Earvin Johnson Jr. was born on August 14, 1959, in Lansing, Michigan, Magic Johnson dominated the court as one of America's best basketball players for 12 years. If there was one aspect of Johnson's game that awed people the most, it was his brilliant passing skills. He dazzled fans and dumbfounded opponents with no-look passes off the fast-break, pinpoint alley-oops from half-court, spinning feeds and overhand bullets under the basket through triple teams. When defenders expected him to pass, he shot. When they expected him to shoot, he passed. Johnson did all of this while maintaining a childlike enthusiasm born of a pure love of sport and competition. Beyond all the money, success and fame, Johnson was just happy to be playing basketball. He retired from the LA Lakers in 1991 after revealing that he had the AIDS virus. He has since then built up a business empire called Magic Johnson Enterprises, which includes real estate holdings, several Starbucks franchises, and movie theaters. Magic Johnson is also a proud part-owner of the Las Angles Dodgers. He signed his contract with the Dodgers before the 2012 season has started and he seems very excited to help this organization. He is also an author, one of his books, or most popular book, is called “32 Ways to Be a Champion in Business.”
Basketball icon Magic Johnson was born Earvin Johnson Jr. on August 14, 1959, in Lansing, Michigan. For 12 years, Johnson dominated the court as one of America's best basketball players. He has since then built up a business empire, which includes real estate holdings, several Starbucks franchises, and movie theaters. From a large family, Johnson grew up with nine brothers and sisters. Both of his parents worked—his father for the General Motors plant in town and his mother for as a school custodian. He had a passion for basketball, and would start practicing as early as 7:30 a.m. At Everett High School, Johnson earned his famous nickname, "Magic," after a sportswriter witnessed him score 36 points, 16 rebounds, and 16 assists in a single game.
Magic Johnson continued to play in college for Michigan State University. Standing at 6 feet 9 inches tall, he made for an impressive point guard. Johnson excelled during his freshman year, helping his team, the Spartans, clinch the Big Ten Conference title. The following year, he played an important role in taking the Spartans all the way to the NCAA Finals. There they faced off against the Indiana State Sycamores. In one of the most famous match-ups in college basketball history, Johnson went head-to-head with Indiana's star forward, Larry Bird. The Spartans proved victorious, and the Johnson-Bird rivalry would follow the players to their days with the NBA. Leaving college after two years, Johnson was drafted by the Los Angeles Lakers in 1979. Having accomplished all he wanted to on the college level, Johnson passed up his final two seasons and entered the 1979 NBA Draft. The Utah Jazz were supposed to draft in the first position, but the Jazz had conveyed their 1979 first-round pick to the Los Angeles Lakers three years earlier as compensation for the free-agent signing of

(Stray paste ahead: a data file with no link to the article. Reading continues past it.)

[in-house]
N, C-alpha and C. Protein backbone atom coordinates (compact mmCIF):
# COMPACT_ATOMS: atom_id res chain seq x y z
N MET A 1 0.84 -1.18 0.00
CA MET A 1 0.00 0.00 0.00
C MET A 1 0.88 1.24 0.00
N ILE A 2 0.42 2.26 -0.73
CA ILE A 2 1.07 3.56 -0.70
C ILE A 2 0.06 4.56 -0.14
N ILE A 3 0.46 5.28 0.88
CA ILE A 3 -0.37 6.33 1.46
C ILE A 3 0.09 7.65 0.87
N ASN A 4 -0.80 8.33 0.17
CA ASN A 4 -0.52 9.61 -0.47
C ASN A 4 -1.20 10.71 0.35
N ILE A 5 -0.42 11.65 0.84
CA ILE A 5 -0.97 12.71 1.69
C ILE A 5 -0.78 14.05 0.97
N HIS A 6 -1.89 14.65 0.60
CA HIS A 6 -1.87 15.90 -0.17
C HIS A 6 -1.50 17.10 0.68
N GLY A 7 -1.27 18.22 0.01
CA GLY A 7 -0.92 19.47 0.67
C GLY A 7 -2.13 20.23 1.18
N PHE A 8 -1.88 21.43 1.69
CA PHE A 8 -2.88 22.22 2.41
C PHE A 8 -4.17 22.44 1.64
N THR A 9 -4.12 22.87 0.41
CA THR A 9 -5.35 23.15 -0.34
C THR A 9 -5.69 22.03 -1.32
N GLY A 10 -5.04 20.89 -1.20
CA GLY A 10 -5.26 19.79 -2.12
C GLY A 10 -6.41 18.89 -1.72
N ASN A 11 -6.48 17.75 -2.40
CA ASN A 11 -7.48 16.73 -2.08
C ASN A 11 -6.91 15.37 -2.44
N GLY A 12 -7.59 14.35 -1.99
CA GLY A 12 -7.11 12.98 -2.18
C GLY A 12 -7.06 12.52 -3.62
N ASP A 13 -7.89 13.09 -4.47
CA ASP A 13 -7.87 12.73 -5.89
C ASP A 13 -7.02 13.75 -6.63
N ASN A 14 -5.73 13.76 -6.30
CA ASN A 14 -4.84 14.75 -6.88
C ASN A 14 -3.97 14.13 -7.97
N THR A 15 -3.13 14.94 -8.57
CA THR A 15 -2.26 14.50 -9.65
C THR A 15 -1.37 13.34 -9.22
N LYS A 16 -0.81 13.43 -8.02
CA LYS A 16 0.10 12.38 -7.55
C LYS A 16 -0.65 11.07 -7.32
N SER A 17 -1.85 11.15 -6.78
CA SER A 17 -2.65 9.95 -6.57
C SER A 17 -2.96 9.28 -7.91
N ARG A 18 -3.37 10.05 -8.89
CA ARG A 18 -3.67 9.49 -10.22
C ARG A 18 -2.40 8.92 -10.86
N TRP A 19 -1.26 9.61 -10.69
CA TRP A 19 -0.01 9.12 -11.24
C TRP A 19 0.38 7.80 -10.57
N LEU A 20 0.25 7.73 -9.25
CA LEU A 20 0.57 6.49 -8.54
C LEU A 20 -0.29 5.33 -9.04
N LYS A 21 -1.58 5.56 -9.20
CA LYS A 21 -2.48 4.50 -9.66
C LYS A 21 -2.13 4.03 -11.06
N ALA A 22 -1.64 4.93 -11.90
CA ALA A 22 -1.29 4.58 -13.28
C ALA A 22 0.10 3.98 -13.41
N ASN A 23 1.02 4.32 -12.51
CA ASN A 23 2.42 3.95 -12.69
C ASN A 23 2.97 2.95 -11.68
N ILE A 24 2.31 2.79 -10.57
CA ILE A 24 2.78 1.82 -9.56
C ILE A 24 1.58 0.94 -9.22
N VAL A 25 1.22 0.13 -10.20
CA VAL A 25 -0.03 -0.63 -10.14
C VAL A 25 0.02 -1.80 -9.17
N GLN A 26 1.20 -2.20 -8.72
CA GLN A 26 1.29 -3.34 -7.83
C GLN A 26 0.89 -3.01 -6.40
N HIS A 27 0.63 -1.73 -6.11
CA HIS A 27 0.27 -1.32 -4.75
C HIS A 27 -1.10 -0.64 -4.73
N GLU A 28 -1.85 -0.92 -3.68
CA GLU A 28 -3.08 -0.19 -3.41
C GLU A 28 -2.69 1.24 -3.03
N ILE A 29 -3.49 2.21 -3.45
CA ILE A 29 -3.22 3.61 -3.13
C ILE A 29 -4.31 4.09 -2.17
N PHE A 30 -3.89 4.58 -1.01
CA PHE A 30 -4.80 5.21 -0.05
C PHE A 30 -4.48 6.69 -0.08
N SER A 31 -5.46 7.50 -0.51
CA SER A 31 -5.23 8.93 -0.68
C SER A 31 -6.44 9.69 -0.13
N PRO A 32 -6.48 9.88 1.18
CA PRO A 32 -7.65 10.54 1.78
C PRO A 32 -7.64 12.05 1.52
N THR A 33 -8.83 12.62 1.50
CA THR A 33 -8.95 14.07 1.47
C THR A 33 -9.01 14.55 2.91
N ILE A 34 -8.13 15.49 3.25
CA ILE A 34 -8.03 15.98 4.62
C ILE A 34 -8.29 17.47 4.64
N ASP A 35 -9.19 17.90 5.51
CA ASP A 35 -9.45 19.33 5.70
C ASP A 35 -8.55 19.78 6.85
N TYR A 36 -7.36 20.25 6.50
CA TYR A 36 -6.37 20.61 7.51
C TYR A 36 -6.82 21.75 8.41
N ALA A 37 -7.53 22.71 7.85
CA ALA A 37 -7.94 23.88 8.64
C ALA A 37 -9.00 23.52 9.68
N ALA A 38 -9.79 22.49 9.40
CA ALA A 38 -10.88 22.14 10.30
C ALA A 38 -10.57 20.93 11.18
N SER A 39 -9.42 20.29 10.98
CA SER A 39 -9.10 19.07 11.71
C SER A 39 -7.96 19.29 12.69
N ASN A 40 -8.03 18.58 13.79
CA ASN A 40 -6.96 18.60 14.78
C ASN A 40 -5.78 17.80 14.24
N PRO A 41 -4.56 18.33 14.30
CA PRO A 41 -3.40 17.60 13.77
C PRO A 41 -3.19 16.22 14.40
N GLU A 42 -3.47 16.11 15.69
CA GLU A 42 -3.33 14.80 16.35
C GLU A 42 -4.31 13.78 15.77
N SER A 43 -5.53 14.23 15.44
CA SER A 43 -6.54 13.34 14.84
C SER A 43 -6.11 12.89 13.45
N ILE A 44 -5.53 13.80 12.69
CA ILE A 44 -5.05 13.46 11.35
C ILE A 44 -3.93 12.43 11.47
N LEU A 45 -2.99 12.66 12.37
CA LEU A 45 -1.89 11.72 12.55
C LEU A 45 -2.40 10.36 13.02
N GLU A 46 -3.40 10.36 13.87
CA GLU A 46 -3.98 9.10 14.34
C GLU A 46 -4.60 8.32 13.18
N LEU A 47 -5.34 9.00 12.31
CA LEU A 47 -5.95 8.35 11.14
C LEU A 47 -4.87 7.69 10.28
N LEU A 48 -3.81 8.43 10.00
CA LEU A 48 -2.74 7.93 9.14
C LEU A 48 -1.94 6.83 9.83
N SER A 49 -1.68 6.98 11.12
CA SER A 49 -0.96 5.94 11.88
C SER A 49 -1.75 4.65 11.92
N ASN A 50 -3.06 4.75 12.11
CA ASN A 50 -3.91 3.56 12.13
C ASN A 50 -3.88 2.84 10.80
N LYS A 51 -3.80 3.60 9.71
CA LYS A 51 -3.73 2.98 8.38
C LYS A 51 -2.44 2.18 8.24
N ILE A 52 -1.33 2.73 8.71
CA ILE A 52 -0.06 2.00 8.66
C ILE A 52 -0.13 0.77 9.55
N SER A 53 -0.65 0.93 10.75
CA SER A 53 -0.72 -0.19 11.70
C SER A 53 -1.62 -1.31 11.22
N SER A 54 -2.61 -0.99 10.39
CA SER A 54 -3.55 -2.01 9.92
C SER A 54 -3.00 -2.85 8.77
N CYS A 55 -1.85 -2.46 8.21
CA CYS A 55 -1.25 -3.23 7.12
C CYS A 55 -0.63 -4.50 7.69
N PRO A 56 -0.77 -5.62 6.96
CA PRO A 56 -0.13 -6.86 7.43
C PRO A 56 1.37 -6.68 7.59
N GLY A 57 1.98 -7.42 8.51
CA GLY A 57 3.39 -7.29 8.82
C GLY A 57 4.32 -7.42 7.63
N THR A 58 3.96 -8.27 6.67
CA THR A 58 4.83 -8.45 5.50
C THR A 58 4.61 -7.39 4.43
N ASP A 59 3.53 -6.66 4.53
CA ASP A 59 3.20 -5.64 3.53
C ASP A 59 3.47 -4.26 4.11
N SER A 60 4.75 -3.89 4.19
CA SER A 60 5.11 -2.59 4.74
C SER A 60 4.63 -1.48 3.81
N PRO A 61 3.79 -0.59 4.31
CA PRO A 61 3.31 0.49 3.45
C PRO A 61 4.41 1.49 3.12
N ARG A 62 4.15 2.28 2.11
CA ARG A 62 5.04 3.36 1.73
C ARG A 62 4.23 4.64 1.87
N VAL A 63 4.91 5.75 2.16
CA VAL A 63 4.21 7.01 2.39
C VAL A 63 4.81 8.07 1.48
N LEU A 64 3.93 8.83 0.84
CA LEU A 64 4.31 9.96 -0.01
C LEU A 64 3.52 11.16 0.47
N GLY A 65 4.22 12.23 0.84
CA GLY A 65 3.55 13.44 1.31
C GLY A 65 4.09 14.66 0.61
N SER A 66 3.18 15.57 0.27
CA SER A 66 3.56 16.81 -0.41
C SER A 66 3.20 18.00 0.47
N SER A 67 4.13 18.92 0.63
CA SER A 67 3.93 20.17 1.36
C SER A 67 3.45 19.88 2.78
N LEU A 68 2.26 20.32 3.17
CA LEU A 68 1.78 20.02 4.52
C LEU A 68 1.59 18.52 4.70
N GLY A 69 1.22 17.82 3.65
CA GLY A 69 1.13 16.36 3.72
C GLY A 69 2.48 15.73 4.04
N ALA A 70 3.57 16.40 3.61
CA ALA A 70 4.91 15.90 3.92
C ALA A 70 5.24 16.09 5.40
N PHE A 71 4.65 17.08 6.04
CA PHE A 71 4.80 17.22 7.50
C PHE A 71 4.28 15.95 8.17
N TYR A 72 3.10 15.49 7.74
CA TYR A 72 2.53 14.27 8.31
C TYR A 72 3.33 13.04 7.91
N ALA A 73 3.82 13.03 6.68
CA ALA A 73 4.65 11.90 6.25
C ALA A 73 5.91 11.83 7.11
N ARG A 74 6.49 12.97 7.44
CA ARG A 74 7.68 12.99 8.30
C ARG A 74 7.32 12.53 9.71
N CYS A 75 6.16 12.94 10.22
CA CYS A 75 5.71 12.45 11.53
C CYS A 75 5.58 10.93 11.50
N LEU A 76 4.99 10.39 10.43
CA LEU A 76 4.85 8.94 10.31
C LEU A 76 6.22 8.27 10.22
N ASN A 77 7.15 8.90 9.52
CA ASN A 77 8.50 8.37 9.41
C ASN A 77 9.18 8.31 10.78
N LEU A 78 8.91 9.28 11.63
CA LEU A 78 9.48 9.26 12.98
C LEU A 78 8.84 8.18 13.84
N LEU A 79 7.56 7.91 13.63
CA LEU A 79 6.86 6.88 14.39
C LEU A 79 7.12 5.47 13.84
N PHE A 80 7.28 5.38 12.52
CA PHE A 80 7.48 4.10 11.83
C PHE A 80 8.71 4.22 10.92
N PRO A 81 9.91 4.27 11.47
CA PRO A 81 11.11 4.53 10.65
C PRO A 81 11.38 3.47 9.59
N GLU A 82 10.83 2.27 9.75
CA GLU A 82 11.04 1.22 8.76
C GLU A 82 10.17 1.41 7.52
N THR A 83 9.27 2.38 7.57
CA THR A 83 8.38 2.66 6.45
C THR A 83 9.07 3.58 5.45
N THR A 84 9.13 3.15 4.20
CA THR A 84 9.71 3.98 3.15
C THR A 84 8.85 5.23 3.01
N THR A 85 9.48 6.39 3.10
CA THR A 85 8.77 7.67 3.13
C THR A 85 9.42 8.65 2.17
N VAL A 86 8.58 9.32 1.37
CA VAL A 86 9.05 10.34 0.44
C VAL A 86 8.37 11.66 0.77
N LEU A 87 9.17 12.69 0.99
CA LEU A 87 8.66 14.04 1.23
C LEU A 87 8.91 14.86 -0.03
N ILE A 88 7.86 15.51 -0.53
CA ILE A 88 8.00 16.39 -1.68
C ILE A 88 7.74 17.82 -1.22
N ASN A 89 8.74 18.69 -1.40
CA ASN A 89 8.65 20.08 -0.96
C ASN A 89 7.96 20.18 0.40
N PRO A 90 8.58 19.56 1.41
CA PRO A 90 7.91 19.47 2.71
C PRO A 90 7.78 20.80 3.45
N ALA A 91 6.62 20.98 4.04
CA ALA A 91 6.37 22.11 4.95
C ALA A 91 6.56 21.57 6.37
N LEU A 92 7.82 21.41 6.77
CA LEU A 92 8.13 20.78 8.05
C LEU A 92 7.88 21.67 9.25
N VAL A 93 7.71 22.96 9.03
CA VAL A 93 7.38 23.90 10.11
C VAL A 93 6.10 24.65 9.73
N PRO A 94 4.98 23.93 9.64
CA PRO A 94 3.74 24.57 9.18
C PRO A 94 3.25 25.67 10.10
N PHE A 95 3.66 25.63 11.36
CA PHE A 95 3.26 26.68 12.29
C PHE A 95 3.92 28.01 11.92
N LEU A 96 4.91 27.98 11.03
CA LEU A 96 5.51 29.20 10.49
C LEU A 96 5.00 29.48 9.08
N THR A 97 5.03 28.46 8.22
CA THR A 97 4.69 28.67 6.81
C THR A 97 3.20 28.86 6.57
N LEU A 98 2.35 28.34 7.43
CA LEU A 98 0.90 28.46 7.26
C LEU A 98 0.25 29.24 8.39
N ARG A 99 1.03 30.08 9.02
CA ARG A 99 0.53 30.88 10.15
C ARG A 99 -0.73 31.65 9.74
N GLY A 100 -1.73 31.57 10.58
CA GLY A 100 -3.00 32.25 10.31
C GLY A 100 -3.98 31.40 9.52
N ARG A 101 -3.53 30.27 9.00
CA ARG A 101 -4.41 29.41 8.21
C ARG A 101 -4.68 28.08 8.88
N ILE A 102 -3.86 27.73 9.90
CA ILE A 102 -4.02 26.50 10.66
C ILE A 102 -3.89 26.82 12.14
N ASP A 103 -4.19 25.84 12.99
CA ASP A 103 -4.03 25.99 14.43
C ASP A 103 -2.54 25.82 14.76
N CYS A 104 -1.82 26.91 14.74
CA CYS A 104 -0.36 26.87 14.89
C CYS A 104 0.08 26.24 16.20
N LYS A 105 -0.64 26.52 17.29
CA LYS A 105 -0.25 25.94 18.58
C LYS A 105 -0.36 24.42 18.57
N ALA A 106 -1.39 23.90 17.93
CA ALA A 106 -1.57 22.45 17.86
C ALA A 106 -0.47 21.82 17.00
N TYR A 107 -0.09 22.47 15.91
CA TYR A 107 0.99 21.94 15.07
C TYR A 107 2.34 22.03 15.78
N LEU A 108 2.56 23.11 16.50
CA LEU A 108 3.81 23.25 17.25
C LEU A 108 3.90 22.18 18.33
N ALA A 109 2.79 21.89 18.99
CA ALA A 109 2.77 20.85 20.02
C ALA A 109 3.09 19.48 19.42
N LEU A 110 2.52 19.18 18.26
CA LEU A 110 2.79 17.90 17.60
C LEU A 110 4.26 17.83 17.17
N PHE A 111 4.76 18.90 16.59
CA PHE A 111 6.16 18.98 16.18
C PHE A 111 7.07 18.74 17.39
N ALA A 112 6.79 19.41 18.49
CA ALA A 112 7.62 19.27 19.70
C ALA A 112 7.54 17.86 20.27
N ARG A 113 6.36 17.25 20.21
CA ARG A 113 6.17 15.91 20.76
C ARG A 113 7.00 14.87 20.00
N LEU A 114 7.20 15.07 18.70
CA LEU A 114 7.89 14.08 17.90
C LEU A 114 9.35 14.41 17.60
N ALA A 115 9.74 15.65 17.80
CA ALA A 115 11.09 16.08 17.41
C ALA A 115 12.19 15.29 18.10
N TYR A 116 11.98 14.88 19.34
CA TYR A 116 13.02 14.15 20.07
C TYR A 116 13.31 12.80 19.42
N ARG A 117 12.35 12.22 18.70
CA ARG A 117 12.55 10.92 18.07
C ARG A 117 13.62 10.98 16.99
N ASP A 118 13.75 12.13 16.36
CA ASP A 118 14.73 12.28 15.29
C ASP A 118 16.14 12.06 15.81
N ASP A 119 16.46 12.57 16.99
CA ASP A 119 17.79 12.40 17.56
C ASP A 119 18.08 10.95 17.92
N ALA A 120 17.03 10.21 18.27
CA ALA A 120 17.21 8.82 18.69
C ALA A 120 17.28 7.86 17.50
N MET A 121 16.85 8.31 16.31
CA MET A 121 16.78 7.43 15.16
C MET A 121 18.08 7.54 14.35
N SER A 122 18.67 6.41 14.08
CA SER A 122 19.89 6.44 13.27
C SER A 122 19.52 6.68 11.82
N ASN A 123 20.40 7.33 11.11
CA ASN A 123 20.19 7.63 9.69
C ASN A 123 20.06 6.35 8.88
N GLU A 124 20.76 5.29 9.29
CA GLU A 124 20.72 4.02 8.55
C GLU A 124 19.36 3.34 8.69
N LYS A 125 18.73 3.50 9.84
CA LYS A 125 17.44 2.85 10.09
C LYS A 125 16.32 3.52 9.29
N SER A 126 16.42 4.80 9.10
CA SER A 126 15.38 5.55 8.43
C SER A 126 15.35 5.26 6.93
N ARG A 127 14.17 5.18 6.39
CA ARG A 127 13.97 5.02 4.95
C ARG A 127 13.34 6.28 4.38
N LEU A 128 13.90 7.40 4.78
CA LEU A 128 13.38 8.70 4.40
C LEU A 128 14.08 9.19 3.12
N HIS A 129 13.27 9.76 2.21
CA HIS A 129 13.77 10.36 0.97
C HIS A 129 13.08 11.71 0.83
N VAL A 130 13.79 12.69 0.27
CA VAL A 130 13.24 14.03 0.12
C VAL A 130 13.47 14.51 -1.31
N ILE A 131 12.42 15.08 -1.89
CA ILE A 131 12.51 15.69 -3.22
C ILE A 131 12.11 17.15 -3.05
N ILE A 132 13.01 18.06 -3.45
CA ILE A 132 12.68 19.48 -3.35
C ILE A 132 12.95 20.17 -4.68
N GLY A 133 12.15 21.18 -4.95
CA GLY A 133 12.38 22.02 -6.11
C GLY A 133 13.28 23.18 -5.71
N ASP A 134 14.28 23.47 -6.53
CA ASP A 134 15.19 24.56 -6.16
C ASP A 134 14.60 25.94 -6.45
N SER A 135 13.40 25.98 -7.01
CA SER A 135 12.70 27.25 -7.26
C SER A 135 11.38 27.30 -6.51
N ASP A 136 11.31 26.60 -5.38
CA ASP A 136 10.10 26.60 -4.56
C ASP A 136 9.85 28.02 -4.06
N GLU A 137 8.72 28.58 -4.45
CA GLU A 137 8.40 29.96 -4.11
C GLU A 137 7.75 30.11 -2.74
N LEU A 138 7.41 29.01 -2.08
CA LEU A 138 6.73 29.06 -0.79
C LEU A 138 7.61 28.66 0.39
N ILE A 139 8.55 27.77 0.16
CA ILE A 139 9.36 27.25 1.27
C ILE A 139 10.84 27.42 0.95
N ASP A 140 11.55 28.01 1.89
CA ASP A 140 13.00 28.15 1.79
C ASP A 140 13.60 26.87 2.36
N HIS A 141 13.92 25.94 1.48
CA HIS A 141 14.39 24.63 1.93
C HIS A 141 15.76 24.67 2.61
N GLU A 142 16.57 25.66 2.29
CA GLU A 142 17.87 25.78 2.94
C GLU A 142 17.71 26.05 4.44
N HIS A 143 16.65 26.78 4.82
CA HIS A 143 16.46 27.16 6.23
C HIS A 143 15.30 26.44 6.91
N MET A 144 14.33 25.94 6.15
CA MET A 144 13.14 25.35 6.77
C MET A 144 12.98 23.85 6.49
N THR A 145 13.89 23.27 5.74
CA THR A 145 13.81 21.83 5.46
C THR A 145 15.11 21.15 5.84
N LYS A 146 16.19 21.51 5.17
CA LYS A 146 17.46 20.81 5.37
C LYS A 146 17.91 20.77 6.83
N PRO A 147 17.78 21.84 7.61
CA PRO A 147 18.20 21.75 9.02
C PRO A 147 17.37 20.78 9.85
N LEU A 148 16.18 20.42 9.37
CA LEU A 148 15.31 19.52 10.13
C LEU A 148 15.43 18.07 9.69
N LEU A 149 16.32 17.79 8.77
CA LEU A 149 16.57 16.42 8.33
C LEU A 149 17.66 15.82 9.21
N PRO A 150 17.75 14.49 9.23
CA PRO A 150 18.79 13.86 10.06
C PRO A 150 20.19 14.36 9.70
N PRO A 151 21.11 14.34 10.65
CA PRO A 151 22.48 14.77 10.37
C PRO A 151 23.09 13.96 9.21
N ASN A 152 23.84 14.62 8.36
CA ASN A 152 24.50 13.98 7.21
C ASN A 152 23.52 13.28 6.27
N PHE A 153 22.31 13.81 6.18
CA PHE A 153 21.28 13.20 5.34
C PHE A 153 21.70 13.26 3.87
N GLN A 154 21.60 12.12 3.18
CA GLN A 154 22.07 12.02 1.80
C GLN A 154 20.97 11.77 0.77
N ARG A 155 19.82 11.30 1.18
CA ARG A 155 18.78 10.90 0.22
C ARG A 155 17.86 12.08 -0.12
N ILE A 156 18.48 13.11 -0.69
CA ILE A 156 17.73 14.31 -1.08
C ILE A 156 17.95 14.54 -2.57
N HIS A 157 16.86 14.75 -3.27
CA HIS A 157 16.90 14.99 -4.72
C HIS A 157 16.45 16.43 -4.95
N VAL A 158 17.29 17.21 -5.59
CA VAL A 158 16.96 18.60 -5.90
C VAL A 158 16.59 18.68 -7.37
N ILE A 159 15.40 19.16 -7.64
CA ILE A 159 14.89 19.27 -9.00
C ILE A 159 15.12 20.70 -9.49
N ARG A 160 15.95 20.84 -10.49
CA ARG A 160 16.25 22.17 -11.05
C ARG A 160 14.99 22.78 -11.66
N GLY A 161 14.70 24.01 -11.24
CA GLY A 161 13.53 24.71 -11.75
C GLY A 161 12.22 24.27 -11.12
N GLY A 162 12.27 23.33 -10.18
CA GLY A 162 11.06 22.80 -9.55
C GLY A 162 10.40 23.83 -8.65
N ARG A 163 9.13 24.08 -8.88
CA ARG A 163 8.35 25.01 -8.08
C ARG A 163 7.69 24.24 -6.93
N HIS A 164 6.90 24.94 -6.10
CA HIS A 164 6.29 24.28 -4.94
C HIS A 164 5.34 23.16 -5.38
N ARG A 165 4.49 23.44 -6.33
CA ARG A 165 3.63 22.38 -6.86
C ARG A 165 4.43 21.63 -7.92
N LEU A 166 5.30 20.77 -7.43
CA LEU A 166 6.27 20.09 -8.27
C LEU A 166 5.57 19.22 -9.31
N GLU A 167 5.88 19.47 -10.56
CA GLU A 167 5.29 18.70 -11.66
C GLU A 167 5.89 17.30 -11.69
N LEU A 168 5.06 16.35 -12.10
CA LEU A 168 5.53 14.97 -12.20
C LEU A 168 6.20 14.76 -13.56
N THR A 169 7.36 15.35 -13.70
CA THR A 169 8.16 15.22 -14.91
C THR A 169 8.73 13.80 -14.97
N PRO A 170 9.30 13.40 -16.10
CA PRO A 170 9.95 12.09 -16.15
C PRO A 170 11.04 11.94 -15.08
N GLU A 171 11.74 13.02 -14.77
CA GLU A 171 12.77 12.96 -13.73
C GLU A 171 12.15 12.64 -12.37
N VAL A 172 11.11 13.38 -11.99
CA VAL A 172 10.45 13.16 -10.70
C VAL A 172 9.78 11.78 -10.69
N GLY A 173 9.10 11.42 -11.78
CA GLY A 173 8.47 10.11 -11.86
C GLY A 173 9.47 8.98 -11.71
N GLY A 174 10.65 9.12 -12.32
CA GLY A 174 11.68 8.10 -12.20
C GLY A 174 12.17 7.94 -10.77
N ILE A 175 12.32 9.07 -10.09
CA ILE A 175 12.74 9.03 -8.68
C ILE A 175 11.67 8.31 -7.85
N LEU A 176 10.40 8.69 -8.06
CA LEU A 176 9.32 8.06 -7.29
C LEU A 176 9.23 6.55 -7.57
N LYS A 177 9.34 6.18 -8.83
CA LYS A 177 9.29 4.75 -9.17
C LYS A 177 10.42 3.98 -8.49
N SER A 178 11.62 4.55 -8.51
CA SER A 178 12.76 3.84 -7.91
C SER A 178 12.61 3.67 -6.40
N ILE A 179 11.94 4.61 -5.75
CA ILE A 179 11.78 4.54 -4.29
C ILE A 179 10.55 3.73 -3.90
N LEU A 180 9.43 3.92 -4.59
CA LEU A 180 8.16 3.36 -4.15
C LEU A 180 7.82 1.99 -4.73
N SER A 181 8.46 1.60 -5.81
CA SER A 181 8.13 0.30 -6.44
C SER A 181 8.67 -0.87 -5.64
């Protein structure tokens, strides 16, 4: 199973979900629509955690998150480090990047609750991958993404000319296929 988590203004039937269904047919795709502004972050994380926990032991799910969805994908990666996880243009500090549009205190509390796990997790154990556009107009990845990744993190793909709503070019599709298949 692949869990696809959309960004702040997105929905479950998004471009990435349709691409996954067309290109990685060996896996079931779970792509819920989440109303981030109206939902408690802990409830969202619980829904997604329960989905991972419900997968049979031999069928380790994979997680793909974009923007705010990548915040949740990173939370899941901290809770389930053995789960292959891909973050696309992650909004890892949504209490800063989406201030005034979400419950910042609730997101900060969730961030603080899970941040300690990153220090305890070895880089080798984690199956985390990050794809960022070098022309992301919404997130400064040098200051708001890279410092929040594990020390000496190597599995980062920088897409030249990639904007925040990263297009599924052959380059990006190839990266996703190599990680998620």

Gail Goodrich. Thus the Lakers took Johnson with the first overall pick. He did well in his first season (1979-80) with the team, averaging 18 points, 7.7 rebounds, and 7.3 assists per game. Johnson won the NBA Finals Most Valuable Player award for his efforts in leading the Lakers to a victory over the Philadelphia 76ers, winning four of six games in the championship series. The team also included such strong players as Kareem Abdul-Jabbar, Jamaal Wilkes and Norm Nixon.
During Magic Johnson's third season (1981-82) with the team, the Lakers made the NBA Finals again. For the second time in his pro career, the Lakers defeated the Philadelphia 76ers for the championship title. Additionally, Johnson, who scored 13 points, and made 13 rebounds and 13 assists...